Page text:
That each, who seems a separate whole,
Should move his rounds, and fusing all
The skirts of self again, should fall
Remerging in the general Soul,

Is faith as vague as all unsweet:
Eternal form shall still divide
The eternal soul from all beside;
And I shall know him when we meet:

And we shall sit at endless feast,
Enjoying each the other’s good:
What vaster dream can hit the mood
Of Love on earth? He seeks at least

Upon the last and sharpest height,
Before the spirits fade away,
Some landing-place, to clasp and say,
‘Farewell! We lose ourselves in light.’

Tennyson sharply rejects any loss of individuality in the life beyond death. For him the glory of life is the love his separate self has shared with Hallam; so that self must survive death, and in the new life “enjoy each other’s good.” It does not strike him that this shared love is already a loss of self, and that it might be the beginning of a life without self-assertion.

He characterises loss of self as “merging” which is an unattractive prospect we associate with mobs of people, or with ingredients in a blender. We can see why he doesn’t like it. But he faces the possibility of it by claiming the right to a farewell embrace with the loved one.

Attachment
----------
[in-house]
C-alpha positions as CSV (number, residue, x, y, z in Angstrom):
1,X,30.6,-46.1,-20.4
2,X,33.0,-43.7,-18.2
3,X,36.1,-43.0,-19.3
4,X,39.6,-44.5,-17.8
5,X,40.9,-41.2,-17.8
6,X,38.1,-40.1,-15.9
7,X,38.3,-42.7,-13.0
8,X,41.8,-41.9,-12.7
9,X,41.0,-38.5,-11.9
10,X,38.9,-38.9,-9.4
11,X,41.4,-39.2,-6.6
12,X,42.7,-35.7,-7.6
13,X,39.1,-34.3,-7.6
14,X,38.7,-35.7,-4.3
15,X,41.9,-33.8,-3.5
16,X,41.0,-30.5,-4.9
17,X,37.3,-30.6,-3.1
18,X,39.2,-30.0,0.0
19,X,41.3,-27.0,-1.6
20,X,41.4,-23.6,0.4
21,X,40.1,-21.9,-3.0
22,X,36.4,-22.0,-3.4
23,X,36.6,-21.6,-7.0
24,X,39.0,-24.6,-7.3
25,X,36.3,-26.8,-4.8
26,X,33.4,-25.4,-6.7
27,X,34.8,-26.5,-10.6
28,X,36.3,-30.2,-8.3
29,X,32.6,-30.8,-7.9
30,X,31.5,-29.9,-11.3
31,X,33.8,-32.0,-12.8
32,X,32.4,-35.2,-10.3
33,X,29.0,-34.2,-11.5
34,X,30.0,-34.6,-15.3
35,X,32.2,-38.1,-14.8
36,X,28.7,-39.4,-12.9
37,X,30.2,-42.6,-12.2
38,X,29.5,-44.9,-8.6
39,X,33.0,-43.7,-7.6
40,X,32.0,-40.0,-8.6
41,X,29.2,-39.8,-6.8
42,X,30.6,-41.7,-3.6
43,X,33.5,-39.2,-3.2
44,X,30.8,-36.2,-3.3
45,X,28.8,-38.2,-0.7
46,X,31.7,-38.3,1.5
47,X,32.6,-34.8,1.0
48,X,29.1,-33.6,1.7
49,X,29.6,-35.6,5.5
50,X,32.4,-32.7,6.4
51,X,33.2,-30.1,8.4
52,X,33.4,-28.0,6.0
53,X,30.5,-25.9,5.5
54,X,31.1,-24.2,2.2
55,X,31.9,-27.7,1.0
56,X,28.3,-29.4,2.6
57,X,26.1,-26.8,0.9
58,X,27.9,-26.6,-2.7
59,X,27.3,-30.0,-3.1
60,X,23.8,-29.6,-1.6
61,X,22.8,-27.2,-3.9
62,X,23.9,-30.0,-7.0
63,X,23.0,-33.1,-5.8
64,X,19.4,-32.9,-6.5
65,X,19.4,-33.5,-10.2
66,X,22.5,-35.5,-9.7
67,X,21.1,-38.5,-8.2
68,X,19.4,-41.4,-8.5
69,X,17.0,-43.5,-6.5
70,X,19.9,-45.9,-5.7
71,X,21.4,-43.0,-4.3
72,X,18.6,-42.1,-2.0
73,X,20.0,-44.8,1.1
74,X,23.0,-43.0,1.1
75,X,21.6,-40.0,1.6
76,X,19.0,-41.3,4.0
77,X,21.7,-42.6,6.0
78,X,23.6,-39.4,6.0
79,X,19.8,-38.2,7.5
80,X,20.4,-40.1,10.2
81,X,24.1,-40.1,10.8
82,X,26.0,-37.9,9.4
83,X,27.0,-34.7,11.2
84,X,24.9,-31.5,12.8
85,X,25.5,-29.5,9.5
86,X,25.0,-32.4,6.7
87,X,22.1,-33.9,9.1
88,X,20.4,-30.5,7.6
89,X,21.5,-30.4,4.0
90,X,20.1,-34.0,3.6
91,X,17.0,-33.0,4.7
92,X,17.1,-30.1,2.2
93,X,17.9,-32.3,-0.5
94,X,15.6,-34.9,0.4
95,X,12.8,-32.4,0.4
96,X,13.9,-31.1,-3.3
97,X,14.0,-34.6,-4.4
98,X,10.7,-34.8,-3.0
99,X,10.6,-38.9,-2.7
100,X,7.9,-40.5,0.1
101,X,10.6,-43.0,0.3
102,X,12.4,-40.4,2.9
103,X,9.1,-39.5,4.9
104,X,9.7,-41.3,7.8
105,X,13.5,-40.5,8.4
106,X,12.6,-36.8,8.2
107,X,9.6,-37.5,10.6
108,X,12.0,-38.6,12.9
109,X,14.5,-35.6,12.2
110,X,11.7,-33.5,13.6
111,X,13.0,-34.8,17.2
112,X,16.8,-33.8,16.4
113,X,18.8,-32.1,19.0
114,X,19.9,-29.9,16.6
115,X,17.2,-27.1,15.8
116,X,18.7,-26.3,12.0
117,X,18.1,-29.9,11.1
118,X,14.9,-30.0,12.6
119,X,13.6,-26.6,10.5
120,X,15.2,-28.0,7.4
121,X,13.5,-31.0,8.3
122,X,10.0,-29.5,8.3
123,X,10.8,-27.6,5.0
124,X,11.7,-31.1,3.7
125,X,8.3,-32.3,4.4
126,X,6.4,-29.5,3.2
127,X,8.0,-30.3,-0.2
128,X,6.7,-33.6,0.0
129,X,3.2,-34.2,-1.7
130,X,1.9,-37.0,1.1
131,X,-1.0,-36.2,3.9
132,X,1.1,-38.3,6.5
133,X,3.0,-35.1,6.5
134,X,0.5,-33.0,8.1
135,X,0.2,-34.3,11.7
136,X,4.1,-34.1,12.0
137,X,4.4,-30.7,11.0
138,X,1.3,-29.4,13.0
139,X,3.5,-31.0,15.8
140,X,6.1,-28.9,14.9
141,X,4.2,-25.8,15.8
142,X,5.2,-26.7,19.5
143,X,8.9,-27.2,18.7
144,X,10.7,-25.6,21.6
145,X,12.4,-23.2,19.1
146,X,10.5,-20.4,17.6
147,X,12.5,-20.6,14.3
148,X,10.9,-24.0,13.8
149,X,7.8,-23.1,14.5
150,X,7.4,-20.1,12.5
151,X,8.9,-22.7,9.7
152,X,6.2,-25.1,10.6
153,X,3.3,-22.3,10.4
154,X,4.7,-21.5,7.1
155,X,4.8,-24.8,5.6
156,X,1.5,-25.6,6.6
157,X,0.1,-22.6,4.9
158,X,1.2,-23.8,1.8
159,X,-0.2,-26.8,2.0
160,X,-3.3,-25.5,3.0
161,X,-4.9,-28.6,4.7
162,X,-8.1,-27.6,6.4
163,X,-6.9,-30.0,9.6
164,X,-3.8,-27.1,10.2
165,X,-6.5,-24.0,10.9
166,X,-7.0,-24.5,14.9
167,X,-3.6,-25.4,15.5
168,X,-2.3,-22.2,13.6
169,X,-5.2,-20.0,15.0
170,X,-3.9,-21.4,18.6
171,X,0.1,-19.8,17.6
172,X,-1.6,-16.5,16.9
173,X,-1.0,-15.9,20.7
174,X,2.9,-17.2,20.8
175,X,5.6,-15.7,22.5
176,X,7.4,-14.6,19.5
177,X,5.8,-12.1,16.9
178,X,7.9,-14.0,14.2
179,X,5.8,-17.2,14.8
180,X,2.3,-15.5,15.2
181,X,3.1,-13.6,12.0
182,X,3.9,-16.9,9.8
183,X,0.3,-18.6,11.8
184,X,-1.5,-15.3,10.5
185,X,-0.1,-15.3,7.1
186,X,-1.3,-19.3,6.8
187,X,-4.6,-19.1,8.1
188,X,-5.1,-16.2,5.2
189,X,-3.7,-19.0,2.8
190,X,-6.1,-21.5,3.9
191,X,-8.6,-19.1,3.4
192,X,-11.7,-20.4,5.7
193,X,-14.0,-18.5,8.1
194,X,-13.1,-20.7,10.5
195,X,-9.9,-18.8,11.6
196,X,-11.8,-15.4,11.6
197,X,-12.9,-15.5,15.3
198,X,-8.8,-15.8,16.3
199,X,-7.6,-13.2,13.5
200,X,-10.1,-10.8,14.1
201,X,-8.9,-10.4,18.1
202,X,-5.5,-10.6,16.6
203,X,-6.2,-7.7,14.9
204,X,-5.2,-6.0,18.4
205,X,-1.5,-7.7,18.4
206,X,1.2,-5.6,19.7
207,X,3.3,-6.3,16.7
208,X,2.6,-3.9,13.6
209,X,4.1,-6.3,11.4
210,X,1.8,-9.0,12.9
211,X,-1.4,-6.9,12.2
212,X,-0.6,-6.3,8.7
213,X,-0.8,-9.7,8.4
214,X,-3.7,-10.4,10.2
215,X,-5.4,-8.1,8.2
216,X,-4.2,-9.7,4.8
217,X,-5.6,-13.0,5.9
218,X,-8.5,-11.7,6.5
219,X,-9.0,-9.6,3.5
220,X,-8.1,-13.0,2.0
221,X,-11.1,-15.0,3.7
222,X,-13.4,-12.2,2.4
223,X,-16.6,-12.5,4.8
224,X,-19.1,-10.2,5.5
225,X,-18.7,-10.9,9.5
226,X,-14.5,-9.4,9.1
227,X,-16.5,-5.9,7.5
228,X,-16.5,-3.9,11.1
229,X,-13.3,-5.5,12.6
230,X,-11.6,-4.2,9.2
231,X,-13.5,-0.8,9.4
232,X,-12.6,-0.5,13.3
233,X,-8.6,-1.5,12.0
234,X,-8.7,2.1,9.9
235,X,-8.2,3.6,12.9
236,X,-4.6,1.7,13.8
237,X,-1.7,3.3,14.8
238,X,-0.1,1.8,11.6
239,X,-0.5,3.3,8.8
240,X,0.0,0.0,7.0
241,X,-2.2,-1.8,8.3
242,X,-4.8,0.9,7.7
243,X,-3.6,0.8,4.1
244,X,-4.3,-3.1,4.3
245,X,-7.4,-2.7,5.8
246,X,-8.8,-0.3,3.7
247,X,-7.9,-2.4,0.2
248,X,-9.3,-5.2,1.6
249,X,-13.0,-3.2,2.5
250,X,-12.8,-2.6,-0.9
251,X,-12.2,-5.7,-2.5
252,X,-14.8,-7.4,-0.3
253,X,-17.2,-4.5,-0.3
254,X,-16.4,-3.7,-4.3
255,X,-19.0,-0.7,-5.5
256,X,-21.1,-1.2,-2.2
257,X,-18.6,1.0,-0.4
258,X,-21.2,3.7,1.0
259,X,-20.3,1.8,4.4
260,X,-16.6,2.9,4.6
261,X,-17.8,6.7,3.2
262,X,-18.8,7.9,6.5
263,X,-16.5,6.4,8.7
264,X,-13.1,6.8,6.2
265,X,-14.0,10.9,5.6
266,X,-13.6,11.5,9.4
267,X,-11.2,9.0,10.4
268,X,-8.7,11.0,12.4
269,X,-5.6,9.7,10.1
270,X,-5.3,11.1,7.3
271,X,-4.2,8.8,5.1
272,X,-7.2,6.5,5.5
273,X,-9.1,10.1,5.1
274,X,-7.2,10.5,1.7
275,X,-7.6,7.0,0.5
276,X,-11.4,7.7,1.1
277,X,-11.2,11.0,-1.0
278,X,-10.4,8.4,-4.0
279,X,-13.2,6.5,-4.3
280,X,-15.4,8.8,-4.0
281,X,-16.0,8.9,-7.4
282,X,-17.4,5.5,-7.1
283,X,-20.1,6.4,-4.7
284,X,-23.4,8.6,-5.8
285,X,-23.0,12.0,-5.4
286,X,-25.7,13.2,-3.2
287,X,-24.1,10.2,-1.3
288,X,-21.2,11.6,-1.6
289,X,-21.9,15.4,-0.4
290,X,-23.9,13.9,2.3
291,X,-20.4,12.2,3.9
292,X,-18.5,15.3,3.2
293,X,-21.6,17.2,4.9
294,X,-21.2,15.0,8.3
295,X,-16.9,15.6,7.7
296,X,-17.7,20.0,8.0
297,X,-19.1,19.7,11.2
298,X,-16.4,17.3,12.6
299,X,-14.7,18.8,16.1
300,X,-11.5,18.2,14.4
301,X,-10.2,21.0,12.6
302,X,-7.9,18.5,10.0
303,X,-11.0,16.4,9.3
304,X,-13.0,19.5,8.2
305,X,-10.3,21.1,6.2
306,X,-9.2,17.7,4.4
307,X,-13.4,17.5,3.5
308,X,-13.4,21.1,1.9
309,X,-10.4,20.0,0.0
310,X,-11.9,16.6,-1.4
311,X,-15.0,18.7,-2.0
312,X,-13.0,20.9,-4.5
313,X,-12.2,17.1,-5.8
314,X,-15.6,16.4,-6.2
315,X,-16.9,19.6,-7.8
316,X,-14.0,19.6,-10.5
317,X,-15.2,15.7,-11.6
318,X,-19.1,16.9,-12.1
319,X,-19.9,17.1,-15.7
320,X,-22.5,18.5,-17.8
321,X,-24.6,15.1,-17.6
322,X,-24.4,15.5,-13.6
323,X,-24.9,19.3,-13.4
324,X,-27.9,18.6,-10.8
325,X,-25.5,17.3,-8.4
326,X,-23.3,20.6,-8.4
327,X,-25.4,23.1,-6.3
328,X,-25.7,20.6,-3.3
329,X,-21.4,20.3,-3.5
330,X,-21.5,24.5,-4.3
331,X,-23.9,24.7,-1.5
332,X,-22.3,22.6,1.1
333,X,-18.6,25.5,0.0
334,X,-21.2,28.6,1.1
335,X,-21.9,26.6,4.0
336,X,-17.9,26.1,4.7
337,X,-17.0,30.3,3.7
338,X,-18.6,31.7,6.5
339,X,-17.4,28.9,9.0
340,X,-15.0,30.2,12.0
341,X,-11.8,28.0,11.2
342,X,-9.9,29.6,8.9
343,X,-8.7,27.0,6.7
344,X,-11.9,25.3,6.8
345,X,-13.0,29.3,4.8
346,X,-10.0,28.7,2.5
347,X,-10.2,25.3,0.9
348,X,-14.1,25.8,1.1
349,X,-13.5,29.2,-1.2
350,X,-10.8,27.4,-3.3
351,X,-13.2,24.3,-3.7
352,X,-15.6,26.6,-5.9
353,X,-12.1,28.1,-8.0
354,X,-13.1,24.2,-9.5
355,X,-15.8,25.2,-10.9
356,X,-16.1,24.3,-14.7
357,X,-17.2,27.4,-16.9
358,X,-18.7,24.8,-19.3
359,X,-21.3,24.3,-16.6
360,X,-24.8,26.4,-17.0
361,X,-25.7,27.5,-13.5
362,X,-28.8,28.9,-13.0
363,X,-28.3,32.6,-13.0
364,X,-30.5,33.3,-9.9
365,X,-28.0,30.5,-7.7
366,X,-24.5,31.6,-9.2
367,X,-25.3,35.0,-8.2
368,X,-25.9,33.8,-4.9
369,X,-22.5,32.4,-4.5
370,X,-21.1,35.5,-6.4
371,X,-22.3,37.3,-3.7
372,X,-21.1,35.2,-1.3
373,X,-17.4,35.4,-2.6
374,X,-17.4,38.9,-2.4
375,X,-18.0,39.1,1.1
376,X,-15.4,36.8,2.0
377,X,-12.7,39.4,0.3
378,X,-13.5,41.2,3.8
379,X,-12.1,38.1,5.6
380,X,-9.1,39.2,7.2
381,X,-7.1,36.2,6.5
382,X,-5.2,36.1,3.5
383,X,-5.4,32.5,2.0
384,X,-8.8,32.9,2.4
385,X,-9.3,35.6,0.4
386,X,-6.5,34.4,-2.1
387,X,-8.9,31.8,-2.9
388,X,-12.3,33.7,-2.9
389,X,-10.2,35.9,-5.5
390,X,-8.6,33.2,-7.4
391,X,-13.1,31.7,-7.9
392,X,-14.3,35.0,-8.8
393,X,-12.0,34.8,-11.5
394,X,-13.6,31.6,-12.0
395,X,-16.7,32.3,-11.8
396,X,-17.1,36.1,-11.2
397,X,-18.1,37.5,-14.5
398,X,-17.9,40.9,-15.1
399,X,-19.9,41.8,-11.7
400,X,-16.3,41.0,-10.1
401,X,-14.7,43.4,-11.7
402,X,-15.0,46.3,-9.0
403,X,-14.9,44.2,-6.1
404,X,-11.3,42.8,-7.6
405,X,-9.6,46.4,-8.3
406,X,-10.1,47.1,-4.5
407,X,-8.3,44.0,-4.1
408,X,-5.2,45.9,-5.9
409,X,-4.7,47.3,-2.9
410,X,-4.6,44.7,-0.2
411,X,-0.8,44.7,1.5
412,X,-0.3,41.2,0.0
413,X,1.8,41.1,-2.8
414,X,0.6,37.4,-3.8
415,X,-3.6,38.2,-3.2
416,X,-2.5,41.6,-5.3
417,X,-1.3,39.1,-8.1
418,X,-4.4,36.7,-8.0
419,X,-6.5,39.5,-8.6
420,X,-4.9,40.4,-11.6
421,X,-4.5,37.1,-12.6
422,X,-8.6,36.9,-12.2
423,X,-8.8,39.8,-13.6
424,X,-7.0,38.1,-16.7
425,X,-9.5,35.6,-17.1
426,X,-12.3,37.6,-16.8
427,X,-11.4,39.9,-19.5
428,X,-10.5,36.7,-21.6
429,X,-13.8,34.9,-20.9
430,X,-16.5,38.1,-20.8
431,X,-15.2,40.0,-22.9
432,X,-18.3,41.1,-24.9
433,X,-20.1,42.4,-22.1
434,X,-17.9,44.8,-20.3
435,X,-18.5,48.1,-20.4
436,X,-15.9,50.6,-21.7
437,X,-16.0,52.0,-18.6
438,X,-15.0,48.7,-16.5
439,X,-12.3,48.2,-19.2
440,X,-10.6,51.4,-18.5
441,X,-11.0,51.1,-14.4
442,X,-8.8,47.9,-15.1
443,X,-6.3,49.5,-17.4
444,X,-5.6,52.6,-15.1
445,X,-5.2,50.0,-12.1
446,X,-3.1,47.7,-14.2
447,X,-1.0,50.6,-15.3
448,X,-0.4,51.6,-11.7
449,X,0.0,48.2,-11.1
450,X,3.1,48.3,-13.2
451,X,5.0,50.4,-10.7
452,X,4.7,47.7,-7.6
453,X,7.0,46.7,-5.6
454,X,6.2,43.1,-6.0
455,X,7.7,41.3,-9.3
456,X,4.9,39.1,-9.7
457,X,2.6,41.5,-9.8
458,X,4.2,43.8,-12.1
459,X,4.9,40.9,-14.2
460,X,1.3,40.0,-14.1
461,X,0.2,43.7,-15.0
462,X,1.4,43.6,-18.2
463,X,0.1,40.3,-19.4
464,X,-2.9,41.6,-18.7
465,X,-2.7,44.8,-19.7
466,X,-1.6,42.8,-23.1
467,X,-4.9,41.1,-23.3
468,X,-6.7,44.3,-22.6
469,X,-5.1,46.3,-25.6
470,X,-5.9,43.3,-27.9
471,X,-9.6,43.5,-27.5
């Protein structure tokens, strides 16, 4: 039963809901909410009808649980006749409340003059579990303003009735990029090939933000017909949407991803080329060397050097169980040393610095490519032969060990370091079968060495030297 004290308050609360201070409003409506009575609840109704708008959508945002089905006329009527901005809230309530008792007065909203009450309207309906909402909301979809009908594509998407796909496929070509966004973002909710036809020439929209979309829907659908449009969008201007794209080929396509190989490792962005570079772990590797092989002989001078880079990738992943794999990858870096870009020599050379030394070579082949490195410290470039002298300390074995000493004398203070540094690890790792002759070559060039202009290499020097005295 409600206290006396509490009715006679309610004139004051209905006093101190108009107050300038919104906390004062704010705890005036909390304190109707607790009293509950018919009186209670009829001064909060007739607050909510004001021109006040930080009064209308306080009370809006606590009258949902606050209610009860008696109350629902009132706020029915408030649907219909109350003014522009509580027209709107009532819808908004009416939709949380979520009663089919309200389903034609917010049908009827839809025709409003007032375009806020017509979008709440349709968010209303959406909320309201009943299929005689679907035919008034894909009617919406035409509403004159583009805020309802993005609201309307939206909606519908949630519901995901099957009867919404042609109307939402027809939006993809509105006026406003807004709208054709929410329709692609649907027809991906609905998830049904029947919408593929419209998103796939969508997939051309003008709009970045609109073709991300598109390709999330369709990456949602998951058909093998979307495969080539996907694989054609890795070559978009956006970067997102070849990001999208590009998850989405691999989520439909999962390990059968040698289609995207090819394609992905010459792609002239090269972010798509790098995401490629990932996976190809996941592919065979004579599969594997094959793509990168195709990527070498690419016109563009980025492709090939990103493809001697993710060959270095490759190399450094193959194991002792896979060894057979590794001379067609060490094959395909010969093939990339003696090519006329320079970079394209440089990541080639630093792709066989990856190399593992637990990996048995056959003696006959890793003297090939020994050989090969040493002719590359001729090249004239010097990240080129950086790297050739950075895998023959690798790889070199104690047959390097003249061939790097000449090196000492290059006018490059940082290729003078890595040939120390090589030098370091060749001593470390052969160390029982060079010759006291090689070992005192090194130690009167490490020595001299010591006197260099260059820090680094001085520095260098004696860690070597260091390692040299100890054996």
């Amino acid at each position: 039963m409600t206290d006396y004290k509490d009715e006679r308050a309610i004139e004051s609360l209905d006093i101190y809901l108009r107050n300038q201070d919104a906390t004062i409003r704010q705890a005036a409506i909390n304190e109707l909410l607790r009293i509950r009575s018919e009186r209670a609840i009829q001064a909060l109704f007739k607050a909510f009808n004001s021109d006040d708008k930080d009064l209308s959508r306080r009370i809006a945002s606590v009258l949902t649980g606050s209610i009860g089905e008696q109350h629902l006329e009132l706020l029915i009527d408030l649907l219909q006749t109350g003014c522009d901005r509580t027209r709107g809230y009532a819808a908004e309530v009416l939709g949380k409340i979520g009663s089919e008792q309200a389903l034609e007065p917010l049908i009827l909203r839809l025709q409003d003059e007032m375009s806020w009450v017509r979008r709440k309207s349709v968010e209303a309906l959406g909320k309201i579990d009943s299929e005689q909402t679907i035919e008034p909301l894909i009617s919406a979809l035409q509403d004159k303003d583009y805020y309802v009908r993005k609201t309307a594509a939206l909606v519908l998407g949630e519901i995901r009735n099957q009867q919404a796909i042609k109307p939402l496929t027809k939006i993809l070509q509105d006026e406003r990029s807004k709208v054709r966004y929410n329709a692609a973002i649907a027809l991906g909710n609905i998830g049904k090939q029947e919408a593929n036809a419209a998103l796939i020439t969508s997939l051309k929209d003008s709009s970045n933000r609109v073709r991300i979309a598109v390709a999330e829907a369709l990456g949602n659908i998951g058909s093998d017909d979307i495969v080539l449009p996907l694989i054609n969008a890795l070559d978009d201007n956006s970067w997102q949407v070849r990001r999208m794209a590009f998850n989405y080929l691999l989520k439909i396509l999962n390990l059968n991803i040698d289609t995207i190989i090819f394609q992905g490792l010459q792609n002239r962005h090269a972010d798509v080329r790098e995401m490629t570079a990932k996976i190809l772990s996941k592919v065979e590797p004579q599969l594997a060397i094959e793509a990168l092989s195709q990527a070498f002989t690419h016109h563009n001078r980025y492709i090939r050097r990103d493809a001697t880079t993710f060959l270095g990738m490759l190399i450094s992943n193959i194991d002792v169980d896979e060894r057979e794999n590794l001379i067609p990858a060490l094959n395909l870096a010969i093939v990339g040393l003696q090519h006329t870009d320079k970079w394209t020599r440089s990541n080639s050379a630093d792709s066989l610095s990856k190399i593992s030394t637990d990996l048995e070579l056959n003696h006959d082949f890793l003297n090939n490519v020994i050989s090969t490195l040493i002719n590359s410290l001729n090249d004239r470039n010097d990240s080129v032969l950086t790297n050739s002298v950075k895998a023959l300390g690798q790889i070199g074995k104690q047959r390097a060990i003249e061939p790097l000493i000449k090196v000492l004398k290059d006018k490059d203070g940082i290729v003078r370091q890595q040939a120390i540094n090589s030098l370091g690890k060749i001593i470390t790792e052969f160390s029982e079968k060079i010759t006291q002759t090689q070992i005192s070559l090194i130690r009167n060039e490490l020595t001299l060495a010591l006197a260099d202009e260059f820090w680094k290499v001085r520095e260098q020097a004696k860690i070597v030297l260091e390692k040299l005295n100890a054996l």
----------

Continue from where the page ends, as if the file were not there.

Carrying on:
Dante deals more subtly with the issue of individual soul and divine community. In the heaven of Venus he meets Cunizza, known for her amorous adventures in youth, but she tells him how delighted she is to be part of the community of heaven, at a lower status than some, because this where her individuality is at home.

….. .”.I was by name
Cunizza; and I glitter here because
I was o’ermastered by this planet’s flame;

Yet gaily I forgive myself the cause
Of this my lot, for here (though minds of clay
May think thisu strange) ’tis gain to me, not loss.

(Paradiso 9)

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